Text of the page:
All the Pitching Materials You’ll Ever Need


by Fin Wheeler

In order to get our scripts placed in the coveted “to read” pile, we need to successfully pitch our script, and to do that we need short documents for each project.



Must be less than 50 words. Premise. Protagonist. Point of difference. The genre also has to be clear.

Many producers are too busy to judge unsolicited specs by more than a logline, so it’s vital you get it right. There are many services available, such as the LA Screenwriter Logline Competition, to help you nail it.

One Paragraph Synopsis

The three acts of your screenplay’s story, premise, tone, genre and the main characters.

Producers often have an idea of what talent (actors) they’ll be pitching to, so make sure you’re clear about the major roles. This information is important to a producer. Make sure you tailor your pitch to their needs, and that the information you’re providing is an accurate reflection of your script’s content.

If you know you could rewrite a spec of yours to meet the requirements a producer is asking for, rewrite your script and, only after you’ve done the rewrite, submit.


One Page Synopsis

Less than 450 words. If you can set up the premise, the story and the journey of the main characters in even fewer words, all the better. The synopses with the most white space are read first.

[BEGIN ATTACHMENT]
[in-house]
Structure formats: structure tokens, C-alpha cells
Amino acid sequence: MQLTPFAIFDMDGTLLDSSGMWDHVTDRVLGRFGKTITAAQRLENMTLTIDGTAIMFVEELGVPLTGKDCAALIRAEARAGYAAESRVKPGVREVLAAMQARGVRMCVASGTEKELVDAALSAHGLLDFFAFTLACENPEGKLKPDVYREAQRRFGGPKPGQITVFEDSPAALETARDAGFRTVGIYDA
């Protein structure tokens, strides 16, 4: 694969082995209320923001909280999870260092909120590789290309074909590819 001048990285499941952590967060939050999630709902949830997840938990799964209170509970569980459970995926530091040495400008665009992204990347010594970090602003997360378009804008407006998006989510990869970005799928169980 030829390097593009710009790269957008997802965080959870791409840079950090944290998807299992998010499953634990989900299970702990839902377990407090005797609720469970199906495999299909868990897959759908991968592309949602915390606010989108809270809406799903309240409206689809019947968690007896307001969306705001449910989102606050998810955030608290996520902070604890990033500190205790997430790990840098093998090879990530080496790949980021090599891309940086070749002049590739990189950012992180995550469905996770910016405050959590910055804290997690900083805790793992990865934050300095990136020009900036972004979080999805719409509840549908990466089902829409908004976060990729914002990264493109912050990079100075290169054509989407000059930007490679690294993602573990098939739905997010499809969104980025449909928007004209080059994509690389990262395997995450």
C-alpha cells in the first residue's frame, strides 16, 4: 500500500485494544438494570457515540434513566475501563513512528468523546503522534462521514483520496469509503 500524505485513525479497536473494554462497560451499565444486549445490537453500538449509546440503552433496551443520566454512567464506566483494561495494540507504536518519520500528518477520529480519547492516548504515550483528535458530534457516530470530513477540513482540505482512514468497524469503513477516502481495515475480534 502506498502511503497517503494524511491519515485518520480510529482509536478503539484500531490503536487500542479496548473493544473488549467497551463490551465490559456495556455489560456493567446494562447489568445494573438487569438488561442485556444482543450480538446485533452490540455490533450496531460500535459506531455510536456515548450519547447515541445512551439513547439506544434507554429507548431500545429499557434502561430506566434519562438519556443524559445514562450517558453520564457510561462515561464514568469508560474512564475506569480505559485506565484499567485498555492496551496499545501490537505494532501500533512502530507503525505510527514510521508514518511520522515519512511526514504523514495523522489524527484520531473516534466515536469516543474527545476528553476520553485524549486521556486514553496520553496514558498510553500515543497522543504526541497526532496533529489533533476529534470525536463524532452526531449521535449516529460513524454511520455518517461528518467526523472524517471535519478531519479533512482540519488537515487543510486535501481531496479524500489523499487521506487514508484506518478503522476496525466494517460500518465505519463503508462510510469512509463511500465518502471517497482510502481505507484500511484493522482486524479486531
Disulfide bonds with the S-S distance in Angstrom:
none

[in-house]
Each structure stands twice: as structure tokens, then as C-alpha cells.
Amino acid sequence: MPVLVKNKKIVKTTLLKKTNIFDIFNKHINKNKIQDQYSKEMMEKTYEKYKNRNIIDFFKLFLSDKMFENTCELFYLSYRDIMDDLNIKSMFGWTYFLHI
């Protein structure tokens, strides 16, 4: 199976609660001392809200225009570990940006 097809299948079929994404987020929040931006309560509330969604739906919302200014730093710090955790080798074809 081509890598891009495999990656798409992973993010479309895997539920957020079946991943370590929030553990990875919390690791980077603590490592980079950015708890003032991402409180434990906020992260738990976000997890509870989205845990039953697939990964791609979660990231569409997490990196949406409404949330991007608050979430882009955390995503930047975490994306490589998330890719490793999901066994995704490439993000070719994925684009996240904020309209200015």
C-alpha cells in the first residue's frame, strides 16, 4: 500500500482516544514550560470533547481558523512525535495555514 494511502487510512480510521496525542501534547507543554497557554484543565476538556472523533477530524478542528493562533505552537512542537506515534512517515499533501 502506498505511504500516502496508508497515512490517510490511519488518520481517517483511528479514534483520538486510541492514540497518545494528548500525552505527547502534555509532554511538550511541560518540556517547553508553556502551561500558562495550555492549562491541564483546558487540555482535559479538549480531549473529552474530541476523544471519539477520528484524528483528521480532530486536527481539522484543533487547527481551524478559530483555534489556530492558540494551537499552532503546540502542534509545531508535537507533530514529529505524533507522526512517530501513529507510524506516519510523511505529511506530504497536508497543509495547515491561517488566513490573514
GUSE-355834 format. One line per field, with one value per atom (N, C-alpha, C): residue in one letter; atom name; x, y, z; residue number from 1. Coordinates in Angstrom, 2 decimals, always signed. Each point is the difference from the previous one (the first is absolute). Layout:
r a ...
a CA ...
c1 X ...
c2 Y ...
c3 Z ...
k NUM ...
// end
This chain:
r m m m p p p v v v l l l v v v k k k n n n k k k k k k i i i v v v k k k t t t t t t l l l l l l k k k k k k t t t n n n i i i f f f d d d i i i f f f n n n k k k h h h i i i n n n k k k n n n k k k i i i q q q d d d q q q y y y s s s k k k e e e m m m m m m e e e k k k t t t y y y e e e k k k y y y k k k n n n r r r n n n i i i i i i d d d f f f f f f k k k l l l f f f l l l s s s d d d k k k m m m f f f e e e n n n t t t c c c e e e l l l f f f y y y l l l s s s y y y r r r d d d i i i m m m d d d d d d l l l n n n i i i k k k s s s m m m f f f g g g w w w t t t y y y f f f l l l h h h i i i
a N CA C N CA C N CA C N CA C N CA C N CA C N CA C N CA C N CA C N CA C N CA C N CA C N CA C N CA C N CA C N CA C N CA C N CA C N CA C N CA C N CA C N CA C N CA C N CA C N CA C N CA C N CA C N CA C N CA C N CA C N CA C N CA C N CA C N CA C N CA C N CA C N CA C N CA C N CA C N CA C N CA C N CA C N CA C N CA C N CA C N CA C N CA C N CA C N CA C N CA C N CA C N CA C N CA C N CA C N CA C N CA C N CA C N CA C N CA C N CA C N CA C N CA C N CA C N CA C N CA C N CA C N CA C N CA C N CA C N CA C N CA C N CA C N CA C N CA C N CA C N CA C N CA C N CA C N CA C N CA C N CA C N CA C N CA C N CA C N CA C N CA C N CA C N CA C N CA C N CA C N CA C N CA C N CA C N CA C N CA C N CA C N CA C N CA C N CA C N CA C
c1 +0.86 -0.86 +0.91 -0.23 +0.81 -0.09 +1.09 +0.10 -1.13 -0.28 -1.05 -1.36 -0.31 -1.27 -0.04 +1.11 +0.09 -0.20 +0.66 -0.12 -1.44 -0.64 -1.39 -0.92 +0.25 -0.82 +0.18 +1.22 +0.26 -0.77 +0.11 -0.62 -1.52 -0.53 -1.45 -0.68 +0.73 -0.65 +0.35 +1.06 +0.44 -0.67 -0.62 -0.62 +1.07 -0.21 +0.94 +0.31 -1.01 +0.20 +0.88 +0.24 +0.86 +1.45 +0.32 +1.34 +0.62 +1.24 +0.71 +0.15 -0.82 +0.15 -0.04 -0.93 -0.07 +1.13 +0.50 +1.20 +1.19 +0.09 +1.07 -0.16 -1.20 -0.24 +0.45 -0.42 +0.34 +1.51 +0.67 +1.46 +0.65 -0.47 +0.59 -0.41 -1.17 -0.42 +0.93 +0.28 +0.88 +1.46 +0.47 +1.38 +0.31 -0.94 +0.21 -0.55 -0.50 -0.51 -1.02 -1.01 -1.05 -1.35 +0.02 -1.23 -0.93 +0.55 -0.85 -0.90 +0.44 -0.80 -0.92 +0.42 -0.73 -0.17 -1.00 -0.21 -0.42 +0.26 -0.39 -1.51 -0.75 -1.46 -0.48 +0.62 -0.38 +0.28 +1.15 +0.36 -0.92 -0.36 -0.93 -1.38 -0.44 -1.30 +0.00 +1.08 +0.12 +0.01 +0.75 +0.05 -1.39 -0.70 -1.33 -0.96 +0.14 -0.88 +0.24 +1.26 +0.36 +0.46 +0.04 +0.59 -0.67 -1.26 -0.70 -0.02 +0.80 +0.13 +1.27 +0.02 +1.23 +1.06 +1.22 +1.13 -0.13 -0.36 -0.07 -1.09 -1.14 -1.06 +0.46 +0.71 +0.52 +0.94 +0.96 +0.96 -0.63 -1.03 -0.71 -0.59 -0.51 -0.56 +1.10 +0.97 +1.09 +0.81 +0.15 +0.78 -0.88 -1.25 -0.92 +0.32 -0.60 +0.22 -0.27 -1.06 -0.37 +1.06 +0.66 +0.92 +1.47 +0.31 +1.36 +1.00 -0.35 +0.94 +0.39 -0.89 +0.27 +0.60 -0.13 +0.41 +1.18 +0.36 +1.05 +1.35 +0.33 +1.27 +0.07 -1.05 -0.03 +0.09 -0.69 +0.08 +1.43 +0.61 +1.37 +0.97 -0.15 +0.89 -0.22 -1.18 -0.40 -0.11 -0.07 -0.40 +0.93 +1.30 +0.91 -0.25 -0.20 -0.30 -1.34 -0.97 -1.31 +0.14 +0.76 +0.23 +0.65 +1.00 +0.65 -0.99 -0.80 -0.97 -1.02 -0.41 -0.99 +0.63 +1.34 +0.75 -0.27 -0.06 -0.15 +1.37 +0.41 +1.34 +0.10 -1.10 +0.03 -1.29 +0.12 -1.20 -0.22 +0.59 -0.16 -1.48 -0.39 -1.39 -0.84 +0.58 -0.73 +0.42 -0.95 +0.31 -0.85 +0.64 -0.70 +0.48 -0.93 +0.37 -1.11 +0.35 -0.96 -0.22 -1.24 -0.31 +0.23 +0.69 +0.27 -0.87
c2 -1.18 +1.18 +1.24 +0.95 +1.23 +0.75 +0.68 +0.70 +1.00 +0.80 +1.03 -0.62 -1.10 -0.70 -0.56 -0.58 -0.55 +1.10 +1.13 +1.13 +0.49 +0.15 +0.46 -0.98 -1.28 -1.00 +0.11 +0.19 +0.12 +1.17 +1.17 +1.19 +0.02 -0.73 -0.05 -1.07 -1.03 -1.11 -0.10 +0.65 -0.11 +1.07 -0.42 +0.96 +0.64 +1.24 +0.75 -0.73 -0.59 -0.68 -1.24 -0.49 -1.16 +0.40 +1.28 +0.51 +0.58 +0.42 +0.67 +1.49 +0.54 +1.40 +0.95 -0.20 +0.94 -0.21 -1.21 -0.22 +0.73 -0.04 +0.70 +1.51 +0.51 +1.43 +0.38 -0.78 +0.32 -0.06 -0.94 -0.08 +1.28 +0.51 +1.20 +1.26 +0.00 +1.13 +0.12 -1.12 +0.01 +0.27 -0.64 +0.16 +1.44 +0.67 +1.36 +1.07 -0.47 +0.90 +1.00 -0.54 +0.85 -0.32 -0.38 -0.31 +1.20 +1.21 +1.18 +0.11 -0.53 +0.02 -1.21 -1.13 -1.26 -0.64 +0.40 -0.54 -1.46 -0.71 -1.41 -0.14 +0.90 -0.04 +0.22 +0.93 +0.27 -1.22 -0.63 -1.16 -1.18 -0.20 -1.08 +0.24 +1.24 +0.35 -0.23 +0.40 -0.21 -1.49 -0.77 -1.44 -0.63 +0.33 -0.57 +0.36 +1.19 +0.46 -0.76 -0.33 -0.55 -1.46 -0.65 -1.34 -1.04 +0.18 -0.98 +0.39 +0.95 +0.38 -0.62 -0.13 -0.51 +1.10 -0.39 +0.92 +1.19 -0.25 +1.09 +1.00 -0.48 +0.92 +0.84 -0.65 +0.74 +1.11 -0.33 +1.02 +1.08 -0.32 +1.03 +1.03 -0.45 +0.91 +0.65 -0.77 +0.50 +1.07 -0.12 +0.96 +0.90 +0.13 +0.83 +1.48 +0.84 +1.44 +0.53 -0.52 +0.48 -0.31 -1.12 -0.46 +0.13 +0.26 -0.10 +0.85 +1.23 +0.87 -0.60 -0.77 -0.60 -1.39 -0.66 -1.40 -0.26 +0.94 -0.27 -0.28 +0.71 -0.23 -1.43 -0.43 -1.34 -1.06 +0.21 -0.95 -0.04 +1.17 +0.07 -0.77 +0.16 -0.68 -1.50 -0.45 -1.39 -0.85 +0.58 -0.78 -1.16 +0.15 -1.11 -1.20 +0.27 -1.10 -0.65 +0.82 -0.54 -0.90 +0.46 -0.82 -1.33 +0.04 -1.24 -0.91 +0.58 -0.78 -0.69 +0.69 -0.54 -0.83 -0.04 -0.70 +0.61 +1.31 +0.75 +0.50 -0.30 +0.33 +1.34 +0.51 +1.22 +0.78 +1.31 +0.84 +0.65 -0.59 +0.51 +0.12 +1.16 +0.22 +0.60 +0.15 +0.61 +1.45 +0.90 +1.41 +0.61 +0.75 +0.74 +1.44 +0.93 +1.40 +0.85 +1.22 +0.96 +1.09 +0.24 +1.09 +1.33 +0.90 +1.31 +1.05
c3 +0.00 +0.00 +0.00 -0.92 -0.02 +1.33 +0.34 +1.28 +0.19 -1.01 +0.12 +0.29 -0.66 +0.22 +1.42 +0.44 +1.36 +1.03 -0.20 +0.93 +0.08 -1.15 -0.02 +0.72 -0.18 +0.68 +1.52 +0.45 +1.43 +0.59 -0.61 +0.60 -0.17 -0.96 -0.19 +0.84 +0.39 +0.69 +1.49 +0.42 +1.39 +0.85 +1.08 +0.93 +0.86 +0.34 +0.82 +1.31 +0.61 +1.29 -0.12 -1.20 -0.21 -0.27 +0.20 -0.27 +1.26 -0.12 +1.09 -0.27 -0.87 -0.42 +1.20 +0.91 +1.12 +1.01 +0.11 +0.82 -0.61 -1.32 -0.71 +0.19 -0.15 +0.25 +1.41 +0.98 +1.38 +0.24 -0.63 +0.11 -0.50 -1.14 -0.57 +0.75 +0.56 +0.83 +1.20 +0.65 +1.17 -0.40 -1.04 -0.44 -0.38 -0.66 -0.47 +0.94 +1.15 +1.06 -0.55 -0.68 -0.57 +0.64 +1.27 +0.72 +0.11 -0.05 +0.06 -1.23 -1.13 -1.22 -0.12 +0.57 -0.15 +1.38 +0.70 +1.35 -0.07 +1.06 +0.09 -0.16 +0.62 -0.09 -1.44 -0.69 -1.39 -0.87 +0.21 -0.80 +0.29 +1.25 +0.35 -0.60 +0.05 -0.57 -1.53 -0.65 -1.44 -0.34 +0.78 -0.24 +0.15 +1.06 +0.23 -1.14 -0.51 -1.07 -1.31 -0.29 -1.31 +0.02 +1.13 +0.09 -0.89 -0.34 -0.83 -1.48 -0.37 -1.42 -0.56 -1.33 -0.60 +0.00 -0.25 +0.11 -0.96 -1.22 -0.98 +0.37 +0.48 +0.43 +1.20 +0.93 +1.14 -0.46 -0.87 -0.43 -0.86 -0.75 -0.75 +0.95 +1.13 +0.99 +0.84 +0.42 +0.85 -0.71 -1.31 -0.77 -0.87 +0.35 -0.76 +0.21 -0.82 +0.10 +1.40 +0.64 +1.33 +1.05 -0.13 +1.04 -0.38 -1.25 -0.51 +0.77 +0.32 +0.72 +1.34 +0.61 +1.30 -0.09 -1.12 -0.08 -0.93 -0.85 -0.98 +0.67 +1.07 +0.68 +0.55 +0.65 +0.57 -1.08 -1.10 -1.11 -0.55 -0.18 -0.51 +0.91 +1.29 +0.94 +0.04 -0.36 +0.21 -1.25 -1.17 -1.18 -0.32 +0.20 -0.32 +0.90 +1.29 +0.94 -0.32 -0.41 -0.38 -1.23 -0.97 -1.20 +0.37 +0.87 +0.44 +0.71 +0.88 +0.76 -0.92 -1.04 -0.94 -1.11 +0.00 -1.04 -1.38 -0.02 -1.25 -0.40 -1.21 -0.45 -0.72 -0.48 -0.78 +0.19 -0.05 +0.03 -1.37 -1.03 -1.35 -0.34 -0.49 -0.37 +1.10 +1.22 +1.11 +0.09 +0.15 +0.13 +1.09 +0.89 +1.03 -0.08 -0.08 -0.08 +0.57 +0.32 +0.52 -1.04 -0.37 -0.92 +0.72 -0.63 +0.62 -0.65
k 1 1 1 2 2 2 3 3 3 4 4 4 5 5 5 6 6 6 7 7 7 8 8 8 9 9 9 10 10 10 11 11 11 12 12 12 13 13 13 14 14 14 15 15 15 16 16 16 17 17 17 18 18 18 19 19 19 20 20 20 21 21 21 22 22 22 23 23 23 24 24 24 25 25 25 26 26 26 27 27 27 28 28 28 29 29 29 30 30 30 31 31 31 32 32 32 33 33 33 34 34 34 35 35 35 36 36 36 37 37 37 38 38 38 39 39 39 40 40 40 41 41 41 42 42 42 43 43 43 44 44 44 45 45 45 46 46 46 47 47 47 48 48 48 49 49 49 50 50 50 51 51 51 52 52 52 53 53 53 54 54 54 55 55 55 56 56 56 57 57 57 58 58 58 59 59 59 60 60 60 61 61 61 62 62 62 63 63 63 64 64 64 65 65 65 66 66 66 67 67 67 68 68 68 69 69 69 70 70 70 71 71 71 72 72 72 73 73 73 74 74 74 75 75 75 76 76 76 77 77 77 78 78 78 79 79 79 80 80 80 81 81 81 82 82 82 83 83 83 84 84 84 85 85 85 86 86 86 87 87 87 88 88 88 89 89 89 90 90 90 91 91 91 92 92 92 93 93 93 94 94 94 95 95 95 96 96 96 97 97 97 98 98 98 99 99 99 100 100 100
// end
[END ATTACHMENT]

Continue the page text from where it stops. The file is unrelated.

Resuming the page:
Make sure you include how your story ends. Leaving out the ending in an attempt to create intrigue is a rookie mistake. Every producer knows that Act 3 should be seeded in Act 1. They need to know the ending so they can judge your knowledge of story structure.

Funding Application

If you’re submitting to a state or federal film commission or a screenwriting fellowship, you’ll often be asked about target audiences, demographics (the four quadrants – under 25 male, under 25 female, over 25 male, over 25 female), why you’re the best/only person who can write this project and what your personal connection to the material is. Make sure you answer all questions. Remain on topic. Respect the word limit.


Treatments aren’t used much anymore, but if the production company you’re pitching to has a fax number on their website, it’s a good indicator that they probably still use treatments, so it’s best to have one prepared.

A treatment is essentially a short story version of your tale relating not just the plot points, but also the tone and style of the work. Some producers like 5 page treatments, others prefer 10-15 pages.


Your outline is a writer’s document, not a selling document. A reputable producer will never ask to see an outline at the pitching stage.

Pitch Meeting Docs

Pitch meetings aren’t creative meetings. At creative meetings you are expected to take notes and have the relevant hardcopies with you. Pitch meetings are paper-free affairs.

You’re offered a bottle of water, you’re ushered into the room, there’s small talk, you make your pitch. If that goes well, they ask a few questions before you’re graciously ushered out again.


Some screenwriters like to pitch off the cuff. I don’t. We’re screenwriters. Our primary skill is our ability to craft scripts. It makes sense to write yourself a monologue. If you’re told it will be a 15 minute meeting, that means you need to prepare a 3-5 minute pitch. I also prepare clear, concise answers to key questions they’ll ask after the pitch.